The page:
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Eczema - Self-management

There are things you can do yourself to help ease your symptoms and prevent further problems.

Try to reduce the damage from scratching

Eczema (atopic eczema) is often itchy, and it can be very tempting to scratch the affected areas of skin. But scratching usually damages the skin, which can itself cause more eczema to occur. The skin thickens into leathery areas as a result of chronic scratching.

Deep scratching also causes bleeding. This increases the risk of your skin becoming infected or scarred.

Try to reduce scratching whenever possible. You could try rubbing your skin with your fingers instead.

If your baby has eczema, anti-scratch mittens may stop them scratching their skin.

Keep your nails short and clean. This will minimise damage to the skin from unintentional scratching.

Keep your skin covered with light clothing to reduce damage from habitual scratching.

Avoid triggers

Your GP will work with you to establish what might trigger the eczema flare-ups. Although it may get better or worse for no obvious reason.

Once you know your triggers, you can try to avoid them.

For example:

  • if certain fabrics irritate your skin, avoid wearing these. Stick to soft, fine-weave clothing or natural materials such as cotton
  • if heat aggravates your eczema, keep the rooms in your home cool, especially the bedroom
  • avoid using soaps or detergents that may affect your skin. Use soap substitutes instead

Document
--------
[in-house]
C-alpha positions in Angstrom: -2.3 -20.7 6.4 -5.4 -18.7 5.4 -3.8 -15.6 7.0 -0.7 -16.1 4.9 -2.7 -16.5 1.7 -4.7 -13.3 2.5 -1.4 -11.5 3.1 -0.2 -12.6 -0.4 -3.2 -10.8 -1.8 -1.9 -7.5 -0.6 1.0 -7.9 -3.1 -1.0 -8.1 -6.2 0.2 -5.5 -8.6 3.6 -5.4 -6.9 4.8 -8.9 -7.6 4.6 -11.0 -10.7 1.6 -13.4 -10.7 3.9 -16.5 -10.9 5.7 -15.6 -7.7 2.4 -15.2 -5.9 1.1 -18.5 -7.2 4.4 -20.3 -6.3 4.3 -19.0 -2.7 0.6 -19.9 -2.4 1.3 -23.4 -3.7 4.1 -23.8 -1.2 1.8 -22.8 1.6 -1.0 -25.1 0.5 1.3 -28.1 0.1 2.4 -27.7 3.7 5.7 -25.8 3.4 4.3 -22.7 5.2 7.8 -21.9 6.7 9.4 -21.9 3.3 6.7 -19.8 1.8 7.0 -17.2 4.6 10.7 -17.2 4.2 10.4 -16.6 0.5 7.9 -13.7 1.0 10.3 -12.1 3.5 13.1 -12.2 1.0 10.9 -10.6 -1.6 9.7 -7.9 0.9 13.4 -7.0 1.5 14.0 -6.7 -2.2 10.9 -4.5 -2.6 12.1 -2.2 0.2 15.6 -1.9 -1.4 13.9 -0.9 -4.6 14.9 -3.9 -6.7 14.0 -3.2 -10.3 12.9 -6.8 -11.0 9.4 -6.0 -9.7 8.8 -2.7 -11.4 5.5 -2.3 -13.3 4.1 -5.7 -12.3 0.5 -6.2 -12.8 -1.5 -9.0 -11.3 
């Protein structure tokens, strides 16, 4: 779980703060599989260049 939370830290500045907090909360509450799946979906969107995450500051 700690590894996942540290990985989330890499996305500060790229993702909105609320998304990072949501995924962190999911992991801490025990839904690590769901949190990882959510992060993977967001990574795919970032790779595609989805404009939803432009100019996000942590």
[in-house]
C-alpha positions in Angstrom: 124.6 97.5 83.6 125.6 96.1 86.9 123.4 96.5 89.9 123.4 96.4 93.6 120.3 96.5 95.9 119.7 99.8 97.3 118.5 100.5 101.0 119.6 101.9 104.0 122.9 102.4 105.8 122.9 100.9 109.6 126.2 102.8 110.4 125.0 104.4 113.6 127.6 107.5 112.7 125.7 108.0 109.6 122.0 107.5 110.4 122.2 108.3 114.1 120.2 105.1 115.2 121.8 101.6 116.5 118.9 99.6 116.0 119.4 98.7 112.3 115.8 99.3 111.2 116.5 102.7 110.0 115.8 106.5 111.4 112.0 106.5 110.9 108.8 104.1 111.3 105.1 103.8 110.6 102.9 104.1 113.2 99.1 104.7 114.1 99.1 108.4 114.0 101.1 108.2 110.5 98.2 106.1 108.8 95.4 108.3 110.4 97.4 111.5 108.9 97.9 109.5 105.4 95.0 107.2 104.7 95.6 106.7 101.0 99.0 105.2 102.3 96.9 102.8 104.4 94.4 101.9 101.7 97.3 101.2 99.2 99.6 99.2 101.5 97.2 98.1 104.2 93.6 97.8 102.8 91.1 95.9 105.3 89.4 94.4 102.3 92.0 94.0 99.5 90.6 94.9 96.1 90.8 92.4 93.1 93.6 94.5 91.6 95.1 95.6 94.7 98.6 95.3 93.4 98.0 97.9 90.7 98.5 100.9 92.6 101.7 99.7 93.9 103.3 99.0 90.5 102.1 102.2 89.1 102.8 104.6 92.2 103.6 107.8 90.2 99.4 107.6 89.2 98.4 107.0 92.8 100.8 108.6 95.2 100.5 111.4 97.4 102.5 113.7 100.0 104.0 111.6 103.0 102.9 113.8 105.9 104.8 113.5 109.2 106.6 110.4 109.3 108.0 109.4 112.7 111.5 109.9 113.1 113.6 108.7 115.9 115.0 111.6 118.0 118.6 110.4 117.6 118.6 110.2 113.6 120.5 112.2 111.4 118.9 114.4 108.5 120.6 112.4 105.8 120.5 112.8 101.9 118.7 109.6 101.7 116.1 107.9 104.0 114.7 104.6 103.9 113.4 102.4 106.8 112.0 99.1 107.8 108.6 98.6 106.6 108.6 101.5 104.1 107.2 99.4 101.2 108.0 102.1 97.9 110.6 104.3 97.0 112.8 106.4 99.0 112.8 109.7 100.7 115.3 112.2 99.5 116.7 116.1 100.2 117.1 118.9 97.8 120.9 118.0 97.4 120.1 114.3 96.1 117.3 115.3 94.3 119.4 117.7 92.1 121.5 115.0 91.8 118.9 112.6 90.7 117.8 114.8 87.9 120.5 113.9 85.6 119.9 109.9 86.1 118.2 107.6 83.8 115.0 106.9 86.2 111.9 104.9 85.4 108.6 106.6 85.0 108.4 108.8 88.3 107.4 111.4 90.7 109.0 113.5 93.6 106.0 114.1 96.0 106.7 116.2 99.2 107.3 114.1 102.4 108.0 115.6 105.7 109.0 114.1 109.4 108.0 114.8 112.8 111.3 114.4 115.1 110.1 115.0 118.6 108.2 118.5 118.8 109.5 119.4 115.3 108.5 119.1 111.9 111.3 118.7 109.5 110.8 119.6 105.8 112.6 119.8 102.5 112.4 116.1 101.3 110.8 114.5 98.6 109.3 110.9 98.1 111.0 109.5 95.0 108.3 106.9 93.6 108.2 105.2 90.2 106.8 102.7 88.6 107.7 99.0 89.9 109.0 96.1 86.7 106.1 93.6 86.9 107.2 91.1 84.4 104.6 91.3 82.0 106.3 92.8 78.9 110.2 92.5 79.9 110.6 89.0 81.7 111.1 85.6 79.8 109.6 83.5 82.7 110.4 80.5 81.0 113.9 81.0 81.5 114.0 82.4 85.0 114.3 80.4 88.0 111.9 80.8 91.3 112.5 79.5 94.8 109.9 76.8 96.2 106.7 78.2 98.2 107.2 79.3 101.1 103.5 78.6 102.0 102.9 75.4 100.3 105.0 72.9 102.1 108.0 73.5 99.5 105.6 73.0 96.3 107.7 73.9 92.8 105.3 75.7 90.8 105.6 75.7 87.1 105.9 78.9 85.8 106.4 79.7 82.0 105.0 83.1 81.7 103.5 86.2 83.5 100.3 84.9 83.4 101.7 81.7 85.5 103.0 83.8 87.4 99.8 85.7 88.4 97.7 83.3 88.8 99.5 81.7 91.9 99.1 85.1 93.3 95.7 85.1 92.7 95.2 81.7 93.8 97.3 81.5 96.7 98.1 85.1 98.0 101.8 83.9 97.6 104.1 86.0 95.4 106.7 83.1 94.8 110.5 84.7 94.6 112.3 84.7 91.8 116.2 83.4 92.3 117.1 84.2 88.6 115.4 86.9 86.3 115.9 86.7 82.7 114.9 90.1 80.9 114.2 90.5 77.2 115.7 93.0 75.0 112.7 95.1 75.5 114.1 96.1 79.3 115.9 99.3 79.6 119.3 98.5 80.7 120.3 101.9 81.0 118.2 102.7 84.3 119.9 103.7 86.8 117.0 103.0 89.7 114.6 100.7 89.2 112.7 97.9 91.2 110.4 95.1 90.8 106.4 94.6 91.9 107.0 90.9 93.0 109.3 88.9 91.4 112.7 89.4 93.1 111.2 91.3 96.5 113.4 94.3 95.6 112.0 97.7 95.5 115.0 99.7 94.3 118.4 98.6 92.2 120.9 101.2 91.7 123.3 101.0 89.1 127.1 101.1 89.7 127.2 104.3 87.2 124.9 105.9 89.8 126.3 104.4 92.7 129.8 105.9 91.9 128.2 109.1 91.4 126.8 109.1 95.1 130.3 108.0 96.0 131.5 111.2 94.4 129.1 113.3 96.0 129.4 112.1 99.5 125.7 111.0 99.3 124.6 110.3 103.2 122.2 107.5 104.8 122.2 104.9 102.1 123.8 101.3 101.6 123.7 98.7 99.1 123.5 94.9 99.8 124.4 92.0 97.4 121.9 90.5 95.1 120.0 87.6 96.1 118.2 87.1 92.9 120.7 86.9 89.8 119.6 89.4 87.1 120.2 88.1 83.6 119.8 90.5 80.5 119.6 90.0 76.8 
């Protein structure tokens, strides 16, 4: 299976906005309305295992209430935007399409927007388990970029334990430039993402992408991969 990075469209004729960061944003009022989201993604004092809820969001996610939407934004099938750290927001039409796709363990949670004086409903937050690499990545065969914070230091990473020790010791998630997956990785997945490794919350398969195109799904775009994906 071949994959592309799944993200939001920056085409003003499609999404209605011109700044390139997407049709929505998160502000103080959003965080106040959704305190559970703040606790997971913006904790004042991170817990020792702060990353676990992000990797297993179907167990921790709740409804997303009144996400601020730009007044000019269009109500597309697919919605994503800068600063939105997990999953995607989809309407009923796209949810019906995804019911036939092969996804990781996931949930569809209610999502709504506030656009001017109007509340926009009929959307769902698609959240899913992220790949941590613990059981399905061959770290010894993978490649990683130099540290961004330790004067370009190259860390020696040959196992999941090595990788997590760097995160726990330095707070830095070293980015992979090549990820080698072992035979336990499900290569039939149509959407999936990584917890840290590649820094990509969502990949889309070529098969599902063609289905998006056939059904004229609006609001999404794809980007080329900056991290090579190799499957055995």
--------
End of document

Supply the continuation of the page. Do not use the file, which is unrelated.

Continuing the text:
Some people with eczema are allergic to house dust mites. Trying to rid your home of them isn't recommended. It can be difficult and there's no clear evidence that it helps.

Dietary changes

Some foods, such as eggs and cows' milk, can trigger eczema symptoms. But you shouldn't make significant changes to your diet without first speaking to your GP.

It may not be healthy to cut these foods from your diet. Young children especially need the calcium, calories and protein from these foods.

If your GP suspects a food allergy, they may refer you to a dietitian (a specialist in diet and nutrition). They can help to work out a way to avoid the food you're allergic. They'll also make sure you get all the nutrition you need.

Your GP may refer you to a hospital specialist. This could be an immunologist, dermatologist or paediatrician.

If you're breastfeeding a baby with eczema, get medical advice before making any changes to your regular diet.

Content supplied by the NHS and adapted for Ireland by the HSE.

page last reviewed: 29/01/2019
next review due: 29/01/2022